1. Specify a directory location for undo tablespaces using the innodb_undo_directory variable. If a directory location is not specified, undo tablespaces are created in the data directory.

  2. Define the number of rollback segments using the innodb_rollback_segments variable. Start with a relatively low value and increase it incrementally over time to examine the effect on performance. The default setting for innodb_rollback_segments is 128, which is also the maximum value.

    One rollback segment is always assigned to the system tablespace, and 32 rollback segments are reserved for the temporary tablespace (ibtmp1). Therefore, to allocate rollback segments to undo tablespaces, set innodb_rollback_segments to a value greater than 33. For example, if you have two undo tablespaces, set innodb_rollback_segments to 35 to assign one rollback segment to each of the two undo tablespaces. Rollback segments are distributed among undo tablespaces in a circular fashion.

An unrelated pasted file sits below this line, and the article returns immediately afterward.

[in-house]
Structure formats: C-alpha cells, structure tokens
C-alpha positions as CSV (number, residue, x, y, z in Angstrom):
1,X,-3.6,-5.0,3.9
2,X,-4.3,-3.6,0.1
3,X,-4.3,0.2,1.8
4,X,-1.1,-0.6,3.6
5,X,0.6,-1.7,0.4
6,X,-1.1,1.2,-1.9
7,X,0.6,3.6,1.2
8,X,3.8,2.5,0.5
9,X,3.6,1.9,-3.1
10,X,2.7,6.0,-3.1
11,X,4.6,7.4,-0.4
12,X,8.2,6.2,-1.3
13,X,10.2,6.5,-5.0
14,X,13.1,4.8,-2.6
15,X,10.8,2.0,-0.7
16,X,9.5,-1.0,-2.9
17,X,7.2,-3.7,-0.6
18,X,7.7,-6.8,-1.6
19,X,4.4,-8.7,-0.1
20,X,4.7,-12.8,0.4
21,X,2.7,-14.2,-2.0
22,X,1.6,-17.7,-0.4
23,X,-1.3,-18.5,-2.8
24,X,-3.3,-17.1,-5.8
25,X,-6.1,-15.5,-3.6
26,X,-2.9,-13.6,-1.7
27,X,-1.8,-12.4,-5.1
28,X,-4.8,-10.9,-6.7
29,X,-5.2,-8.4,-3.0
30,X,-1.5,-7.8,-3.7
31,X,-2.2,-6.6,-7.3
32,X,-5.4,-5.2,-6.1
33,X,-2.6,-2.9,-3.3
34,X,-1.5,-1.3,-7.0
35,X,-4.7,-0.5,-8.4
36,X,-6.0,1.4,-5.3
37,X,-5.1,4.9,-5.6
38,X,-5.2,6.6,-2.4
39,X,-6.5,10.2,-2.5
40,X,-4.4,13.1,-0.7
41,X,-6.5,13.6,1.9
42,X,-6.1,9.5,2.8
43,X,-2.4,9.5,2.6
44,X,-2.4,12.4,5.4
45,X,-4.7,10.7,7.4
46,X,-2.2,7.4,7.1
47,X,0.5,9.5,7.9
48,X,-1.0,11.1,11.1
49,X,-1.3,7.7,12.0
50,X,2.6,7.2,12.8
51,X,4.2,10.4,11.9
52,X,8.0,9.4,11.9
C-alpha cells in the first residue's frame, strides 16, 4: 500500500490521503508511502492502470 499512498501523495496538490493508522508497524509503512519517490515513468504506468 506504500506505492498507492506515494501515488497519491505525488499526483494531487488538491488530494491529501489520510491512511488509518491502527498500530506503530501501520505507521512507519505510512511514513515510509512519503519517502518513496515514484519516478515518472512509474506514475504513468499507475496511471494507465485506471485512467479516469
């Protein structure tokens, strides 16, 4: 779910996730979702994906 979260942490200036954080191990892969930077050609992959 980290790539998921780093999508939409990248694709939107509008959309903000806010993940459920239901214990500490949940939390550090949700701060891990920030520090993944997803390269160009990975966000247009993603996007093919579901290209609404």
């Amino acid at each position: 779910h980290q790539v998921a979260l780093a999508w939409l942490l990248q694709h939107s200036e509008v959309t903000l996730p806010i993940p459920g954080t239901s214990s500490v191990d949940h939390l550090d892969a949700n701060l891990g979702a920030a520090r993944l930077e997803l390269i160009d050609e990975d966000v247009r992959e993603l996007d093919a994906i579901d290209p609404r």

When you add undo tablespaces, the rollback segment in the system tablespace is rendered inactive.

  3. Define the number of undo tablespaces using the innodb_undo_tablespaces option. The specified number of undo tablespaces is fixed for the life of the MySQL instance, so if you are uncertain about an optimal value, estimate on the high side.

  4. Create a new MySQL test instance using the configuration settings you have chosen.

  5. Use a realistic workload on your test instance with data volume similar to your production servers to test the configuration.

  6. Benchmark the performance of I/O intensive workloads.

  7. Periodically increase the value of innodb_rollback_segments and rerun performance tests until there are no further improvements in I/O performance.